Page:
Canon III.8.4.2 requires the body that elected a new bishop of a diocese to submit certification of the election of the bishop elect to the College of Bishops in order that the College of Bishops may confirm the election of the bishop elect. As an alternative to a diocese electing its own bishop and obtaining confirmation of the election from the College of Bishops, it permits a diocese to submit to the College of Bishops a list of two or three candidates from which the College of Bishops may “select one for the diocese.” It commends this practice to all dioceses. The alternative method of episcopal selection is adapted from the provisions of Canon III.23.3 of the Rwandan canons and Canon 9.2 of the proposed canons of the Anglican Missionary Province of North America.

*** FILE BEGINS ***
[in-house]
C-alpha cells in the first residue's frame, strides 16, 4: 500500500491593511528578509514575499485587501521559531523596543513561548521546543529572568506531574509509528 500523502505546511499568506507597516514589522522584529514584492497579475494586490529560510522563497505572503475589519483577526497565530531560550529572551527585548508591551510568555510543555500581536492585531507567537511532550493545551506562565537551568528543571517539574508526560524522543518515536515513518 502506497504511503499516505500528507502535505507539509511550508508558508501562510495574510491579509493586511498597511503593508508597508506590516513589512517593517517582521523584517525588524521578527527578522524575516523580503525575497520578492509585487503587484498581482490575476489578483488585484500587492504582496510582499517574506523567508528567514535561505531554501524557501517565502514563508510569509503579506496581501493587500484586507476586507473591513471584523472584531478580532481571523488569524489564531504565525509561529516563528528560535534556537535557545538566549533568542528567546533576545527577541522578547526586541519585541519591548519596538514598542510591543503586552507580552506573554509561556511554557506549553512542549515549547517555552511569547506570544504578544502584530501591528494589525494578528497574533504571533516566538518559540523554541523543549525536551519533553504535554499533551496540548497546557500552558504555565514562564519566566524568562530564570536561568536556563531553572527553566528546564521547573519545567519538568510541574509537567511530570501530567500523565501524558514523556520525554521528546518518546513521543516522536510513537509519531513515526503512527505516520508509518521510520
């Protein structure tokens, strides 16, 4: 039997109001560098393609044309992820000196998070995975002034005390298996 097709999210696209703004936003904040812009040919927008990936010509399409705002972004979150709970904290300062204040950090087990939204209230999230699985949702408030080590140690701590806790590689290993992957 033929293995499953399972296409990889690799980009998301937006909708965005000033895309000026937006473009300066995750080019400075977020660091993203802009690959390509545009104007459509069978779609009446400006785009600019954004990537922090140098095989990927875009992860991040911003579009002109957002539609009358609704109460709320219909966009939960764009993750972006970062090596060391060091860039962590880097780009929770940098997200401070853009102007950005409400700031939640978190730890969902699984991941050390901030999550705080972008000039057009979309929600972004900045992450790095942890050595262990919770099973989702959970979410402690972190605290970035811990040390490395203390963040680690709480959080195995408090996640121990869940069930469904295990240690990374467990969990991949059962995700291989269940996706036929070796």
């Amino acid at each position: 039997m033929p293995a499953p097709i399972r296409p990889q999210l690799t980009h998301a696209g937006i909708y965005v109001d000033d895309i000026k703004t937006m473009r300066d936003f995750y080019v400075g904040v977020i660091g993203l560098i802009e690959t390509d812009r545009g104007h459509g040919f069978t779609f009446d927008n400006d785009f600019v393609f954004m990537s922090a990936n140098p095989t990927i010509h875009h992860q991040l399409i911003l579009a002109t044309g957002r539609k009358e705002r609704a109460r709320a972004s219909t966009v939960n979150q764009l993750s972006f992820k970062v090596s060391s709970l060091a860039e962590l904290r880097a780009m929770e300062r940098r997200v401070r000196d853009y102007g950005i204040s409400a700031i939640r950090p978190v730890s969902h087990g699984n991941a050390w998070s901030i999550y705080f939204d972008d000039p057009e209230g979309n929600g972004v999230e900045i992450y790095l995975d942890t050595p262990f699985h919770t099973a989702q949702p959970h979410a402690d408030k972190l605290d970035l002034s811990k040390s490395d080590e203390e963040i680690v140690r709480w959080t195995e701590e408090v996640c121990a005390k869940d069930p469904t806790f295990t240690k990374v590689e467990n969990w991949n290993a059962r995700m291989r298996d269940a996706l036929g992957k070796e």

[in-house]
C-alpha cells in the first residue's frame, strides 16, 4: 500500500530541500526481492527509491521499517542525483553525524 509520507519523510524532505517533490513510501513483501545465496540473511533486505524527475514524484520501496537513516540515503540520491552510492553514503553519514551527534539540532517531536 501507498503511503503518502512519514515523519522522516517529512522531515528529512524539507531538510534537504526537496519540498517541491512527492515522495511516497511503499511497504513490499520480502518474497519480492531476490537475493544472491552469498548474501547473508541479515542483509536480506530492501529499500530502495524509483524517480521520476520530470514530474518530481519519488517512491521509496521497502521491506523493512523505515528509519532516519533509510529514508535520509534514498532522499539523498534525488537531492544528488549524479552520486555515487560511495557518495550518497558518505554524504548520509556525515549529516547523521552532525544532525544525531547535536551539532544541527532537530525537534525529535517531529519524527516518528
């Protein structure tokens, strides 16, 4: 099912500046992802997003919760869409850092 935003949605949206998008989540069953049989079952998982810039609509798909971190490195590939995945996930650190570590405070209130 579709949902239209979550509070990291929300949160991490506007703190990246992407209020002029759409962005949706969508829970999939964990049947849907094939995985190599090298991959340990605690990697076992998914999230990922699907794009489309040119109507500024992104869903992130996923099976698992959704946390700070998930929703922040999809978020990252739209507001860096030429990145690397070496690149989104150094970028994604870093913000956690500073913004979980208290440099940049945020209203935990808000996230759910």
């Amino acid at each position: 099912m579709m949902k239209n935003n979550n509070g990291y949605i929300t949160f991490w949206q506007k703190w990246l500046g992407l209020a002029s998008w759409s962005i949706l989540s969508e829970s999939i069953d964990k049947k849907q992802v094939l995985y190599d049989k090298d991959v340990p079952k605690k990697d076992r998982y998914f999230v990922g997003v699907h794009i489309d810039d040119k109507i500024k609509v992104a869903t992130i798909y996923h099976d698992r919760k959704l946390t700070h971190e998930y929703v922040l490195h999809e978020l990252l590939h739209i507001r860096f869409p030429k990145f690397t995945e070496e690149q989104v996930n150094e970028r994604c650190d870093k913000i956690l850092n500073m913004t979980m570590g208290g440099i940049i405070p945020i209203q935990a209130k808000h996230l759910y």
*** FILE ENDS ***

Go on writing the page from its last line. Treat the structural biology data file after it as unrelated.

All three methods for the selection of a bishop show the influence of the canons of the Roman Catholic Church. Instead of following the ancient practice of a diocese electing its bishop and the bishops of the province confirming the election, which was preserved in the pre-Reformation medieval English practice of the chapter of the cathedral church of the diocese electing the bishop of the diocese and the archbishop of the province confirming the election, they adopt a variant of the method used in the Church of Rome to select bishops. Under the provisions of Canon 377 of the canons of the Roman Catholic Church “the Supreme Pontiff freely appoints bishops or confirms those lawfully elected.” Various bodies (e.g. episcopal, conference, college of consultors, cathedral chapter) in an ecclesiastical province propose the names of suitable candidates for the episcopate to “the Apostolic See.” The metropolitan of the province may also propose suitable candidates, as may the president of the episcopal conference and individual bishops. In the case of an auxiliary bishop the diocesan bishop submits the names of three suitable candidates to “the Apostolic See.”  The underlying principle is that a higher authority in the church hierarchy selects a new bishop from nominations made by various church bodies and dignitaries at a lower level in the hierarchy. In the ACNA variant the diocese proposes by certificate the names of two or three candidates to the College of Bishops for its consideration. The College of Bishops may reject all three candidates. The ACNA canons do not specify what happens if the College of Bishops does reject the three candidates except that the College of Bishops must notify the diocese within a specified period of time. The College of Bishops is not bound by the constitution or the canons to select a candidate proposed by the diocese. The constitution and canons are open to interpretation as permitting the College of Bishops to propose and elect its own candidate. In the Rwandan variants the primatial vicar and council of missionary bishops of a missionary jurisdiction of the Province of Rwanda submit names of suitable candidates to the House of Bishops of the Province of Rwanda for consideration or in the case of a diocese the diocesan synod selects four suitable candidates and then submits the names of two of these candidates to the House of Bishops for consideration. The House of Bishops, if it is not satisfied with these two candidates may reject both candidates and elect additional nominations from the diocesan synod. Or it may elect one of the two candidates. In case of a tie the candidate who has seniority by date of ordination is declared elected. The election must be confirmed by the Primate of Rwanda. In the Anglican Missionary Province of North America variant the diocesan synod submits a slate of three candidates to the House of Bishops of the province which, if it does not elect one of these candidates as diocesan bishop, may request additional nominations from the diocesan synod until it elects a candidate. The election must be confirmed by the diocesan synod, and its confirmation of the election must in turn be confirmed by the House of Bishops. In all three variants the College of Bishops or House of Bishops replaces the Pope as the higher authority in the church hierarchy. In all three variants the College of Bishops or House of Bishops is essentially a self-perpetuating body with the diocese involved in only the nomination of candidates for the episcopate.